This is the first in a series of posts on the Hasselblad X2D 100C camera and the XCD lenses. I only have one XCD lens, the 38mm f/2.5. Whether I get more or not depends on how much I like the camera and the 38. You will be able to find all the posts in this series by looking at the righthand column on this page and finding the Category “X2D”.
The Fuji GFX 100 and GFX 100S have a base ISO of 100. The Hasselblad X2D, which seems to have the same sensor, has a base ISO of 64. How can that be?
I can think of two possibilities, which are not mutually exclusive.
- Hasselblad allows a greater deviation from linear sensor response than Fuji.
- The Hasselblad color filter array (CFA) blocks more light than the Fuji CFA.
I set up a test:
- Camera on Foba stand — GFX 100 and X2D
- Aputure LED set to 5500 K with diffuser
- Leica 90mm f/2 Apo-Summicron M ASPH lens
- Electronic shutter for both cameras
- ISO 100 for GFX
- ISO 64 and 100 for X2D
- Measured brightest patch in Sekonic/XRite step wedge using RawDigger
Saturation is strong at 1/25 for the X2D at ISO 100, mild at 1/25 for the GFX at ISO 100, and at mild at 1/20 for the X2D at ISO 64.
Looking at the relative sensitivities in stops for the three shortest exposures:
- When both cameras are set to ISO 100 (the leftmost set of bars), The GFX 100 is about a third of a stop less sensitive than the X2D.
- The X2D at ISO 64 is about 0.57 stops less sensitive than the same camera is at ISO 100. So the relative ISO calibration of those two stops is off by about a tenth of a stop. You wouldn’t see the effects of that in real world photography.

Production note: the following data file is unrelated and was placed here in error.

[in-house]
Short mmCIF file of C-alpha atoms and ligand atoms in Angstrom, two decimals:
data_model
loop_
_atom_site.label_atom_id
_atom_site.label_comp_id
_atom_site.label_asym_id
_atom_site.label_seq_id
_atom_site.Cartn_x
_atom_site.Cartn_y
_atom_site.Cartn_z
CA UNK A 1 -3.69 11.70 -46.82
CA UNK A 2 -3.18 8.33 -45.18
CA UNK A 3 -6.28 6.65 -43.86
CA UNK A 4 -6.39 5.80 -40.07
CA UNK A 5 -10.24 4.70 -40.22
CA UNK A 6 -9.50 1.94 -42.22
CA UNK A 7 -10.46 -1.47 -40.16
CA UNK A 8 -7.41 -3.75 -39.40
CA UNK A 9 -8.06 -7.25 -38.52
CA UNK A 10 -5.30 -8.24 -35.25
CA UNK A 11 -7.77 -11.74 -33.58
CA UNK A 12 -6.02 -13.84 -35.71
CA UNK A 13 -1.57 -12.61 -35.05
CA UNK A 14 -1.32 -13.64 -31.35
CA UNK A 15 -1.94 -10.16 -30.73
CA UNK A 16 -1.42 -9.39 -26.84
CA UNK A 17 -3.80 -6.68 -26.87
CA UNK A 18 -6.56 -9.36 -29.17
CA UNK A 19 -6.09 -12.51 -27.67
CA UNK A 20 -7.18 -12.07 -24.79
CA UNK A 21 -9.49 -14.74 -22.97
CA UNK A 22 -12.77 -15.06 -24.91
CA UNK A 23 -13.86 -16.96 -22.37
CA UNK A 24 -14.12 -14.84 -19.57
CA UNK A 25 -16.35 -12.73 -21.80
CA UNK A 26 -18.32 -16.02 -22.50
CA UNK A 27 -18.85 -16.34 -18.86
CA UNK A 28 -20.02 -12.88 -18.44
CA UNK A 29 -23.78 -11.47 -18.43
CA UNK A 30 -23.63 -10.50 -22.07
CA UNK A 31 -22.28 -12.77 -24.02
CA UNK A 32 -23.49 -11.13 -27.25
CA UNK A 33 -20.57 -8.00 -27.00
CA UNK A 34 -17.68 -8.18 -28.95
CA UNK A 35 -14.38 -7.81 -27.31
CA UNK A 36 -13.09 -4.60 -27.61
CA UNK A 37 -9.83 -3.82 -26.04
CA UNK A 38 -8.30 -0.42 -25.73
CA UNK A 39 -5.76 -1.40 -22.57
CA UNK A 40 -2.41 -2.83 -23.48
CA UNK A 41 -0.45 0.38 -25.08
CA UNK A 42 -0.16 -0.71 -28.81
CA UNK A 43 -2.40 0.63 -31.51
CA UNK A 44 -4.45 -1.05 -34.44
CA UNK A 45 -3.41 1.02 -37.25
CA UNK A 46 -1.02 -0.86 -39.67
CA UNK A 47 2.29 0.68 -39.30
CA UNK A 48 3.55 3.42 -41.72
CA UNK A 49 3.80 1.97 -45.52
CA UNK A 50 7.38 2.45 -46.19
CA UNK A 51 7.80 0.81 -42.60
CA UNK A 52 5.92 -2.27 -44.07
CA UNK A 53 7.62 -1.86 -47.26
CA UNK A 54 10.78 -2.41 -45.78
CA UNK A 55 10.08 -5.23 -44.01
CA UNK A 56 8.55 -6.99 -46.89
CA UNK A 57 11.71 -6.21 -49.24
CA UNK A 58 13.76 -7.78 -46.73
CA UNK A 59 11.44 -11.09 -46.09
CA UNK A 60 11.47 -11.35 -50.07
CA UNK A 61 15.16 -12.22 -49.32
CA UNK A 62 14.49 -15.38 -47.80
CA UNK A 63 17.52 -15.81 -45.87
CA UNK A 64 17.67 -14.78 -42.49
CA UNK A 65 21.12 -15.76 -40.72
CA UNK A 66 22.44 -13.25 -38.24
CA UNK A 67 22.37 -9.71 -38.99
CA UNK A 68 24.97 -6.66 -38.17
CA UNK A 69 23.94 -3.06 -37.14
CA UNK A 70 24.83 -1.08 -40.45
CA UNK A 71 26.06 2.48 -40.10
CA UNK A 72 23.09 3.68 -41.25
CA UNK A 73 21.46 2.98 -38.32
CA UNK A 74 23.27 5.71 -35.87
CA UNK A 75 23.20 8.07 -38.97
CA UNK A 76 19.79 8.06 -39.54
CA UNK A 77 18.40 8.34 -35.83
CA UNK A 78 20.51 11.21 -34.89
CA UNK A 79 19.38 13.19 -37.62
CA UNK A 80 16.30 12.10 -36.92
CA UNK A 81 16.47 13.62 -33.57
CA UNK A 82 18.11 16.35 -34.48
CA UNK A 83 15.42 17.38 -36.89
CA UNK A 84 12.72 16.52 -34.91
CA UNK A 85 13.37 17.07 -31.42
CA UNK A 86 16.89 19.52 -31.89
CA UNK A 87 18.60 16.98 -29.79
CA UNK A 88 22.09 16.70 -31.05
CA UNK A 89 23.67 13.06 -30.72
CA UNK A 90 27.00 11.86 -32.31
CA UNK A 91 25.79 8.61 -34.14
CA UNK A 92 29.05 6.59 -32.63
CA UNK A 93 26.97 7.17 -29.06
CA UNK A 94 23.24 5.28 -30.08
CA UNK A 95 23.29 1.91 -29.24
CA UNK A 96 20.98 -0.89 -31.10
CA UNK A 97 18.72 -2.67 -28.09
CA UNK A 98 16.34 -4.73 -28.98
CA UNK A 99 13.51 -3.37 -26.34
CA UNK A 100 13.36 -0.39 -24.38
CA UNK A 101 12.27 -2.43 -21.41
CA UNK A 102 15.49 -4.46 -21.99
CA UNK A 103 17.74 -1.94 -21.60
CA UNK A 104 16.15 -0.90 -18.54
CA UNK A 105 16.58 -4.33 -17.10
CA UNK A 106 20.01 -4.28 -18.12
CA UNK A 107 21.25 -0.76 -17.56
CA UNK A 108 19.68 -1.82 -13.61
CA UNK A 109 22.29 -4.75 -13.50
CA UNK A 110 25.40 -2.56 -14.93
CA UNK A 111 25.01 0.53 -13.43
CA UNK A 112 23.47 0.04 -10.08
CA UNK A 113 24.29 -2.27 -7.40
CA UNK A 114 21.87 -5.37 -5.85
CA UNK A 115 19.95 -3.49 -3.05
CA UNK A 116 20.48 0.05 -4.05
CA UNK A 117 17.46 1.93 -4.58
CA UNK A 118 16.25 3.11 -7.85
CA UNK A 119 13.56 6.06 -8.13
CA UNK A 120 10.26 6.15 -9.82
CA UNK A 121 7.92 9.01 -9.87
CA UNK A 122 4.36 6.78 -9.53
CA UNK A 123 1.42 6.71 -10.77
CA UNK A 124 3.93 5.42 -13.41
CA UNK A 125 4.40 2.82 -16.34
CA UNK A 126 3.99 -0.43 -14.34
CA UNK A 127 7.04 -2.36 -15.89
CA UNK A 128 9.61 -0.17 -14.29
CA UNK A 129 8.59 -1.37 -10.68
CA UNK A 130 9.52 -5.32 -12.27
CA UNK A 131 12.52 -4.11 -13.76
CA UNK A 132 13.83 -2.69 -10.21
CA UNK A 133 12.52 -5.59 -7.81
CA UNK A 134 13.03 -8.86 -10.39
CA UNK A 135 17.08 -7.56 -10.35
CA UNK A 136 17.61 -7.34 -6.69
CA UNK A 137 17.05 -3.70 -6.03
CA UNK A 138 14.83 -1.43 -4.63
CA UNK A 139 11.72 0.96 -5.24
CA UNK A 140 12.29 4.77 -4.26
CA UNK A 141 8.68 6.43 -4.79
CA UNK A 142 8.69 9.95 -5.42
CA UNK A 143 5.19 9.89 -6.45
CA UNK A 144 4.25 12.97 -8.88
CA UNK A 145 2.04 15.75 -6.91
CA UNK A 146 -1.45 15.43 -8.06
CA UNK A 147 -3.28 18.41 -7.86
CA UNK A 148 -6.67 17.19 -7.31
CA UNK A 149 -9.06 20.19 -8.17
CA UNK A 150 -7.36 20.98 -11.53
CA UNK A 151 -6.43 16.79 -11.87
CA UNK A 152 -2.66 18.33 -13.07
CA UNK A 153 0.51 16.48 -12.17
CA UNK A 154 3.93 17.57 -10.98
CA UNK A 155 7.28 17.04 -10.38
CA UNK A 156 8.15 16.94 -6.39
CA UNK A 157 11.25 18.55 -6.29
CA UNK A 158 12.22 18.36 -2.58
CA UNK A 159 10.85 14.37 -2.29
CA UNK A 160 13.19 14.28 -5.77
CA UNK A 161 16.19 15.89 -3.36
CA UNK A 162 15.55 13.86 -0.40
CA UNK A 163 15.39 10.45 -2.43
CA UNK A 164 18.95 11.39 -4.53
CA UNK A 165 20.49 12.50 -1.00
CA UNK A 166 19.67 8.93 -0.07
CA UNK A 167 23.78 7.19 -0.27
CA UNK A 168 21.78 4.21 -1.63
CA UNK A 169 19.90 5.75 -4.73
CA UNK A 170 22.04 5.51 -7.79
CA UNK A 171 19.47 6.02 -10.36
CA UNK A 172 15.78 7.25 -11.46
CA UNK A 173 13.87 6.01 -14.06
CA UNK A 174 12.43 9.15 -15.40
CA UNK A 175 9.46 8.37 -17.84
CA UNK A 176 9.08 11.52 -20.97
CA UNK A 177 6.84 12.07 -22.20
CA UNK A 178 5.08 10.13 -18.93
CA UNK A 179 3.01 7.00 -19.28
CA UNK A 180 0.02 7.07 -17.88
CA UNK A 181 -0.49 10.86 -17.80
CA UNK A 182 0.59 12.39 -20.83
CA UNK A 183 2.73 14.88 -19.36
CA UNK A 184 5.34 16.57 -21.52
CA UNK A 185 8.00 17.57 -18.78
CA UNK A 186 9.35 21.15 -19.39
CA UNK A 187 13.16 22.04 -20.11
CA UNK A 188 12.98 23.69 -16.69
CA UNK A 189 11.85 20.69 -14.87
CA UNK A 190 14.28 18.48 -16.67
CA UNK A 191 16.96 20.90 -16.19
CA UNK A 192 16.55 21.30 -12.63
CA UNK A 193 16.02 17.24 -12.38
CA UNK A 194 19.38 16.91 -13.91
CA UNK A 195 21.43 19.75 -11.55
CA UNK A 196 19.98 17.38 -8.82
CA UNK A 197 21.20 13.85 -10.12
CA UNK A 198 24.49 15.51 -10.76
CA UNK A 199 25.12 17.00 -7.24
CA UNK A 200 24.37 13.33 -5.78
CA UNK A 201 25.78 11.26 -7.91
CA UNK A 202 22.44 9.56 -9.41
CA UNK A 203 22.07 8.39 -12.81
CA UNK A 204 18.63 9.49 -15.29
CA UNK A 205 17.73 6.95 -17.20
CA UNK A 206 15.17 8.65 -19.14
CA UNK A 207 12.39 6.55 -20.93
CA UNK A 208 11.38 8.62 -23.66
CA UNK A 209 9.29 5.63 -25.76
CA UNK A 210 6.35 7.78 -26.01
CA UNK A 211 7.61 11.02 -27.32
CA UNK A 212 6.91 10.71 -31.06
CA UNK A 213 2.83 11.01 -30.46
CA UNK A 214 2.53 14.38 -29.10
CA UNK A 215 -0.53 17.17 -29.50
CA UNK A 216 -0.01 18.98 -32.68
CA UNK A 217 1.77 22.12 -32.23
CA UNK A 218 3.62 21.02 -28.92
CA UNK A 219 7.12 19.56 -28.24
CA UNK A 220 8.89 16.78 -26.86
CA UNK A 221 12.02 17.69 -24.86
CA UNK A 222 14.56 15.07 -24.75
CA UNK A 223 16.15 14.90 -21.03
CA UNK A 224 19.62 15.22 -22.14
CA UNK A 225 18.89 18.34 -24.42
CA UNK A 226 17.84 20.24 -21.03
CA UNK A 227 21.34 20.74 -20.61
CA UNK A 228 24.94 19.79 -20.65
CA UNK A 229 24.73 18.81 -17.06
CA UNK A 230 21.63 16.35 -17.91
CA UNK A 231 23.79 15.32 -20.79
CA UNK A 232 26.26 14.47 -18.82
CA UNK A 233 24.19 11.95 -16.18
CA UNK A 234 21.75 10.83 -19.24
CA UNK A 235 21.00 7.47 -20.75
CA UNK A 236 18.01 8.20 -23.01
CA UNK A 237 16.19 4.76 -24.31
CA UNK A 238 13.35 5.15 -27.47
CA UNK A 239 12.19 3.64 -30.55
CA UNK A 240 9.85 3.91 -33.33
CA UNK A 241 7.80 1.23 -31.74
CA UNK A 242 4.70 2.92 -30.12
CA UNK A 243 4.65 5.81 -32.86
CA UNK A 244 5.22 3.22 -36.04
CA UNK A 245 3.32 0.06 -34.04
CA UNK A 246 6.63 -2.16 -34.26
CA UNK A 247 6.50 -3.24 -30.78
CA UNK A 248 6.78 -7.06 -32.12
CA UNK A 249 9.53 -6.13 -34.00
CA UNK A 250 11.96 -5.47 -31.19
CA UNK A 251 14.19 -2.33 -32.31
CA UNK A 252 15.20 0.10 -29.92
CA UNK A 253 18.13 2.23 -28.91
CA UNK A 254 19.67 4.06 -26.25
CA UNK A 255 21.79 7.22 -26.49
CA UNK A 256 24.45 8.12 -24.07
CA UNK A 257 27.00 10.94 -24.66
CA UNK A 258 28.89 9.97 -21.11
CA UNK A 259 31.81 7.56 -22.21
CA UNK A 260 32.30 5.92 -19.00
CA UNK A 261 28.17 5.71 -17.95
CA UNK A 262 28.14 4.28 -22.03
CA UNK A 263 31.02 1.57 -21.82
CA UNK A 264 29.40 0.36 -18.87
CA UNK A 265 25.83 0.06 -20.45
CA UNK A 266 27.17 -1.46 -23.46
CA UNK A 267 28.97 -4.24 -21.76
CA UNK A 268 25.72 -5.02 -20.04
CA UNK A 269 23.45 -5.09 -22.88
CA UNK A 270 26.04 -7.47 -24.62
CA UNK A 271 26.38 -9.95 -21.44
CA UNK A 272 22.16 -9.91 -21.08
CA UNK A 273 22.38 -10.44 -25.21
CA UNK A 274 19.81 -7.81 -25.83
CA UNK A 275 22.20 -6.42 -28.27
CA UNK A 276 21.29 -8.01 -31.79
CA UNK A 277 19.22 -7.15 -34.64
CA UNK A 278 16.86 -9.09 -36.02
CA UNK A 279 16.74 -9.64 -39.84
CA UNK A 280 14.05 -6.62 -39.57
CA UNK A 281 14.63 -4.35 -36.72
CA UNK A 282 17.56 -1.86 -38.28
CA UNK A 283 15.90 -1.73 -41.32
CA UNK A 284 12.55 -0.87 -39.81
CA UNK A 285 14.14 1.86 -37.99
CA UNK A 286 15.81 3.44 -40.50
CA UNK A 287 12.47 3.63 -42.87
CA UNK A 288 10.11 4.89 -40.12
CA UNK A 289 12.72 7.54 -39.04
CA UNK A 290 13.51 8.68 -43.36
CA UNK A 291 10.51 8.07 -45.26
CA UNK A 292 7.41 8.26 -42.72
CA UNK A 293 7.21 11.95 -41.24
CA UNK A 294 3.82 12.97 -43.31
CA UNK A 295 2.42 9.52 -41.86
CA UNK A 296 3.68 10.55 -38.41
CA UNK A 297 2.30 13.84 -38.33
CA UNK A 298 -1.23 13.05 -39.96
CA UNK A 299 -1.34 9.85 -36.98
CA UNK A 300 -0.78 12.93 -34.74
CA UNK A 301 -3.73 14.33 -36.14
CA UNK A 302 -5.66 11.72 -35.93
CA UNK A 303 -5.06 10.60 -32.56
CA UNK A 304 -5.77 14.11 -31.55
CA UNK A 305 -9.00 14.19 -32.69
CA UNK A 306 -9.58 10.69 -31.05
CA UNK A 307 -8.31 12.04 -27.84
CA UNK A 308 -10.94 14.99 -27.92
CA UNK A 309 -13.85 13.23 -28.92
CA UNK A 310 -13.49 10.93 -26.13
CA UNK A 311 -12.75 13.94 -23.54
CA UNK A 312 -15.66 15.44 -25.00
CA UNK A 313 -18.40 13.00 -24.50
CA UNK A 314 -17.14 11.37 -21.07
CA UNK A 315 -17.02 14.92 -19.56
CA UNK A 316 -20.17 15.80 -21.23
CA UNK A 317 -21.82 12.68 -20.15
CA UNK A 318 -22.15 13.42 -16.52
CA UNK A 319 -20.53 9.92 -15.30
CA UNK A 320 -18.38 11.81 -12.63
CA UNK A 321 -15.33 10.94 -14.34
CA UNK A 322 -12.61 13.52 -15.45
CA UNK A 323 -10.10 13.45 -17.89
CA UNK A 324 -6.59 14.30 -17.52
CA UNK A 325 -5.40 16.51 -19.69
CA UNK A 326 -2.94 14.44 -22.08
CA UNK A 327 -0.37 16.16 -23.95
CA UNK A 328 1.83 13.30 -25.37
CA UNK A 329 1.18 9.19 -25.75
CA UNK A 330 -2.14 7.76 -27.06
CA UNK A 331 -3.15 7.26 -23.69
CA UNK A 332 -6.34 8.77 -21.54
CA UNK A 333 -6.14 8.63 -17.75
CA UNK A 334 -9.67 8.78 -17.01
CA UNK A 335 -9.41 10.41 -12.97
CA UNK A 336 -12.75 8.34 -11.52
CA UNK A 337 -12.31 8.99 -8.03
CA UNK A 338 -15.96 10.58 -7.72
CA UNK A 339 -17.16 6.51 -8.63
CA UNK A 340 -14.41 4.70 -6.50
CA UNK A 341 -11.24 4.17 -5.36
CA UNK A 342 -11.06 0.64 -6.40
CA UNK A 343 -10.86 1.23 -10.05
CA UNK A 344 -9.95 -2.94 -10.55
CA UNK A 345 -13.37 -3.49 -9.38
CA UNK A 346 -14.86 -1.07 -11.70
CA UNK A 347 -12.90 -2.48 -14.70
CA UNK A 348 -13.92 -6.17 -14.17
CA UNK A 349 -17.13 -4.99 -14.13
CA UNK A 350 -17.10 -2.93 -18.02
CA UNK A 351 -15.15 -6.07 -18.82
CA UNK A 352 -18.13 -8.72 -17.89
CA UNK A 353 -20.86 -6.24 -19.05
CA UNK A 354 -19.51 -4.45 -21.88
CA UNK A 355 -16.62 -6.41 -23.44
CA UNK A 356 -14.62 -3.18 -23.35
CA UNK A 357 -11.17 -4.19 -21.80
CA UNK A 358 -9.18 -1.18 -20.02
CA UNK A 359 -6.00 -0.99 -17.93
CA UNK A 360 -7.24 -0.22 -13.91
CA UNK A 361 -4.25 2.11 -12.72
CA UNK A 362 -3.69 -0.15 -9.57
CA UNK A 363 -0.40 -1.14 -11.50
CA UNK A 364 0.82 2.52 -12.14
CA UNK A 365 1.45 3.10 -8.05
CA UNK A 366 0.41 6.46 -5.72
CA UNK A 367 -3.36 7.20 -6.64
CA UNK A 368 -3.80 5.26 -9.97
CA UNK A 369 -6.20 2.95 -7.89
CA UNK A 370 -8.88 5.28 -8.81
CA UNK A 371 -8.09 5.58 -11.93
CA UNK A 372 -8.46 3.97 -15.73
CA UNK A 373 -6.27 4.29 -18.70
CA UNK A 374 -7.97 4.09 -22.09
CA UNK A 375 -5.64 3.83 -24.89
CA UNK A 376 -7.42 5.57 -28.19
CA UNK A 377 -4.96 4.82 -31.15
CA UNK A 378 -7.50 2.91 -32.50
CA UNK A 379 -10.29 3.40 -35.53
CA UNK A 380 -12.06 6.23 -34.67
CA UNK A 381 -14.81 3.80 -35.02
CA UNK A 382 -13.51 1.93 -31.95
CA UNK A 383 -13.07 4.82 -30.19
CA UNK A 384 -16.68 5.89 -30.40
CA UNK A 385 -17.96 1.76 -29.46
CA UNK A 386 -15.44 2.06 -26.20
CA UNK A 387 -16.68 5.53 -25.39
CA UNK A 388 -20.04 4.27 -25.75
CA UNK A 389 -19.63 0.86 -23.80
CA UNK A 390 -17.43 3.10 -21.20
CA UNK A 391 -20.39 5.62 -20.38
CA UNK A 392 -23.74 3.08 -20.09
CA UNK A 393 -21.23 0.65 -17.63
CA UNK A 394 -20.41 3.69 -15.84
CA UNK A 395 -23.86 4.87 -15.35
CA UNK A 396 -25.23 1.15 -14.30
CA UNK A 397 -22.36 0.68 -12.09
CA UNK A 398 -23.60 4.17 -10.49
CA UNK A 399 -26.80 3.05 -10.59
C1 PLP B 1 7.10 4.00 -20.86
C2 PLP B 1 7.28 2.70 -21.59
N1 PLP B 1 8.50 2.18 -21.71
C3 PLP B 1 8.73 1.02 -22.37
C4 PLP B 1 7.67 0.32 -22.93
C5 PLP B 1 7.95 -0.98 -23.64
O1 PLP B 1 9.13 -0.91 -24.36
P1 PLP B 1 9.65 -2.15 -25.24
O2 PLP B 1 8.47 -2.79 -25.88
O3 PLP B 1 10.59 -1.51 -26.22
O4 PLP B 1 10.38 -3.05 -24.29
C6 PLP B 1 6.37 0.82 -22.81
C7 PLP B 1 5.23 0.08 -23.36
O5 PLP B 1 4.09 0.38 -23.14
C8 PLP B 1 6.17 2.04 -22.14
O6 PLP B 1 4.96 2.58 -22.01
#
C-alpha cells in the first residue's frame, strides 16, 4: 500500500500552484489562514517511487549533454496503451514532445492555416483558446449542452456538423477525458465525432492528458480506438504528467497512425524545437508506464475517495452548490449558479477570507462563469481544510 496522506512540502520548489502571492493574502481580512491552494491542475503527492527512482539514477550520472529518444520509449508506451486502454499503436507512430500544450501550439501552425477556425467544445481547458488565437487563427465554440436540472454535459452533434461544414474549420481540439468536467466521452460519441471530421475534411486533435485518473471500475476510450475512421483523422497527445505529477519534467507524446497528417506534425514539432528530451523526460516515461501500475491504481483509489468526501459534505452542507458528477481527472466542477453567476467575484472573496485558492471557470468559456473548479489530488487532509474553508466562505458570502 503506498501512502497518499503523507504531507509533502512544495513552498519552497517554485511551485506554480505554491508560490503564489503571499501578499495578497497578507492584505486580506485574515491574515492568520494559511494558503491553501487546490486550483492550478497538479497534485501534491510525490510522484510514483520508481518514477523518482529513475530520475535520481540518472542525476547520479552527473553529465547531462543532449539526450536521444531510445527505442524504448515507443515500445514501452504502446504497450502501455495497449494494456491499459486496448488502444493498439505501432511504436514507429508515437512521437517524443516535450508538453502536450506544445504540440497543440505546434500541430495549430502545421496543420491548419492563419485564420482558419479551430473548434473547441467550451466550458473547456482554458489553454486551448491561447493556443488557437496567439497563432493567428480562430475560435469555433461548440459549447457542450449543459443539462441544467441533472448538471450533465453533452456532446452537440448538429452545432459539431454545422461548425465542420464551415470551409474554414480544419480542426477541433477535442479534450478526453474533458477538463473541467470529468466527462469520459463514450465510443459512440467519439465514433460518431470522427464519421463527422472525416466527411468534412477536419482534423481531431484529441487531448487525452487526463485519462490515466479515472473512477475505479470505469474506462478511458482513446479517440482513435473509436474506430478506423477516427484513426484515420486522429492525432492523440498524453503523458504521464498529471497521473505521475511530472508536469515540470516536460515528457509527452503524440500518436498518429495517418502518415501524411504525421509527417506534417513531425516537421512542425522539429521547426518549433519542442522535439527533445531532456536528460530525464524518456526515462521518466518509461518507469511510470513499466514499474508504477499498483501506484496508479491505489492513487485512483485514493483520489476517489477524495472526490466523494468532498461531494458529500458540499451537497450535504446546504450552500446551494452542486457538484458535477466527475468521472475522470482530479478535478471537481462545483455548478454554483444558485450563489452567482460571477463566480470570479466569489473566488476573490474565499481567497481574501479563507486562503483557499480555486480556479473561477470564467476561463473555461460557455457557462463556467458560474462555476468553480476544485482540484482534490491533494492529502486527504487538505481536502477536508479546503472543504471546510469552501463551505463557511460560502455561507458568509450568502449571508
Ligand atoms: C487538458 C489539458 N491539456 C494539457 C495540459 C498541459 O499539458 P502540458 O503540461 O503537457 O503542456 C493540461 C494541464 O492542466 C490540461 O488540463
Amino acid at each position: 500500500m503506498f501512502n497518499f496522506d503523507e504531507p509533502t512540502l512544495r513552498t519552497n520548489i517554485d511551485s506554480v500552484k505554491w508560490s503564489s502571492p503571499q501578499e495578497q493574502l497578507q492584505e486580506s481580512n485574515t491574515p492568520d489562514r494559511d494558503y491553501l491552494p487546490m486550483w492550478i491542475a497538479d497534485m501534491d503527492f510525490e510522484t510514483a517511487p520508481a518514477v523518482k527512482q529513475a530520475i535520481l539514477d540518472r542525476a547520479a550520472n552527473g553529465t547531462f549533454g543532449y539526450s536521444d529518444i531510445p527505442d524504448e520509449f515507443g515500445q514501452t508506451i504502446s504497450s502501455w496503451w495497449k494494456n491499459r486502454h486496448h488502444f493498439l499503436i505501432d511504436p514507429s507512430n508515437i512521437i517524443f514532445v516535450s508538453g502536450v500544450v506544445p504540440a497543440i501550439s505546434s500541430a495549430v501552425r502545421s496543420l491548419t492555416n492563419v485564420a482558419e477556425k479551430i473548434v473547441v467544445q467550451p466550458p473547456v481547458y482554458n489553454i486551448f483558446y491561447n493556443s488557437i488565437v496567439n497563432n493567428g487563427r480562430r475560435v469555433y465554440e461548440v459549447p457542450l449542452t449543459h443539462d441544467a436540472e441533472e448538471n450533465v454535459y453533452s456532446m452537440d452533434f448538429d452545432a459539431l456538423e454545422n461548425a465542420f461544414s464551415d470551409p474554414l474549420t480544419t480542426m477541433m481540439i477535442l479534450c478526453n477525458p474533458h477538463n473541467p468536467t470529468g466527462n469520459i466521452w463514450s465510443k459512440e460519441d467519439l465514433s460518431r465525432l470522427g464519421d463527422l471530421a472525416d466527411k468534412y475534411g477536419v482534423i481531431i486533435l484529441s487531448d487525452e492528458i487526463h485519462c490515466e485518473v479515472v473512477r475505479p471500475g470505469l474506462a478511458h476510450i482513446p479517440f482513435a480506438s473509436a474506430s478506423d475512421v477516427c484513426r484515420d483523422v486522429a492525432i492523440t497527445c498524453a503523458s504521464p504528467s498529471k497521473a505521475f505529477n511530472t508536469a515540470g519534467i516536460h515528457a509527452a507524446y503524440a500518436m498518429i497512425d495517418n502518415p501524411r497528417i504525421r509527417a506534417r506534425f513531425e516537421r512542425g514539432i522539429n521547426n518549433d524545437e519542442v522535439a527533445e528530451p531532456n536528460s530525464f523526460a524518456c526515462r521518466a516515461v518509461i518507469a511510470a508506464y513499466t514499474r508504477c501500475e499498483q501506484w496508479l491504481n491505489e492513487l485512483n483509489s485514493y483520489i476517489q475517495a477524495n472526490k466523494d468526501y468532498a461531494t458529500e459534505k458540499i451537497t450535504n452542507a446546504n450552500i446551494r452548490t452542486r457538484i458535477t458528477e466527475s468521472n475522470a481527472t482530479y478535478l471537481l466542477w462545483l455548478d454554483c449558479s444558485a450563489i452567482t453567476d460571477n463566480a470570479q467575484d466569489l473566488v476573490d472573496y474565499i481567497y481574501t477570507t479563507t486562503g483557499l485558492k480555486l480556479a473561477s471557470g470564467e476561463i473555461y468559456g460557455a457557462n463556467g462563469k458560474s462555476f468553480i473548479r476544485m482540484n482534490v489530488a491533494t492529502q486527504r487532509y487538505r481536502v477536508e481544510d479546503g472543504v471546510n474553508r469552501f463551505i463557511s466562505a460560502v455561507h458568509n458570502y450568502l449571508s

- When the X2D is set to ISO 64 and the GFX is set to ISO 100, the GFX 100 is about 0.2 stops more sensitive than the X2D.
So the reduced base ISO is achieved through a combination of things. There’s a real loss of sensitivity of 0.2 stops from the GFX 100, which is a lot less than the 0.67 stops you’d expect from the ratio of the two ISOs. A tenth of a stop of that difference comes from the relative calibration of ISO 64 and ISO 100 in the ‘blad. The rest might come from the CFA, it might come from taking small liberties with linearity, or it might come from both.
There seems to be less here than meets the eye.
Note that this accuracy of this test depends on the timing of the electronic shutter speeds on the two cameras being identical. In the past, I have found those shutter timings to be very accurate.
Laurence Balter says
Fascinating. So my question is the dynamic range issue. Is the ‘blad higher DR and can you test that? Is it the same sensor and the software is limiting based on Sony contract with the two manufacturers?
I will be testing for dynamic range.
Christer Almqvist says
Not really about sensor sensitivity, but anyway.
Amateur Photographer magazine (one of the very few sites with consistency and experience) recently tested a pre production X2D. Not to their liking was that the rear display does not tilt sideways thus making vertical shots cumbersome. In my opinion, when the sensor vertical and horizontal measurements have a 100:133 ratio and 100 megapixel, then there is next to no reason to hold the camera in a vertical position when shooting. What do you think?
Also on their list of negatives was that the EVF housing obstructs the flip screen. I had the same problem on my Sony A cameras and solved it by unmountig the rear part of the EVF housing. Anyway, I seldom use the EVF and I had hoped that Hasselblad would do away with the EVF. Would save weight and money and make the camera smaller. Old Victor H. would have liked it, I am sure. And you?
I rotate the camera for portrait orientation shots.
I haven’t looked closely at the EVF, but I will.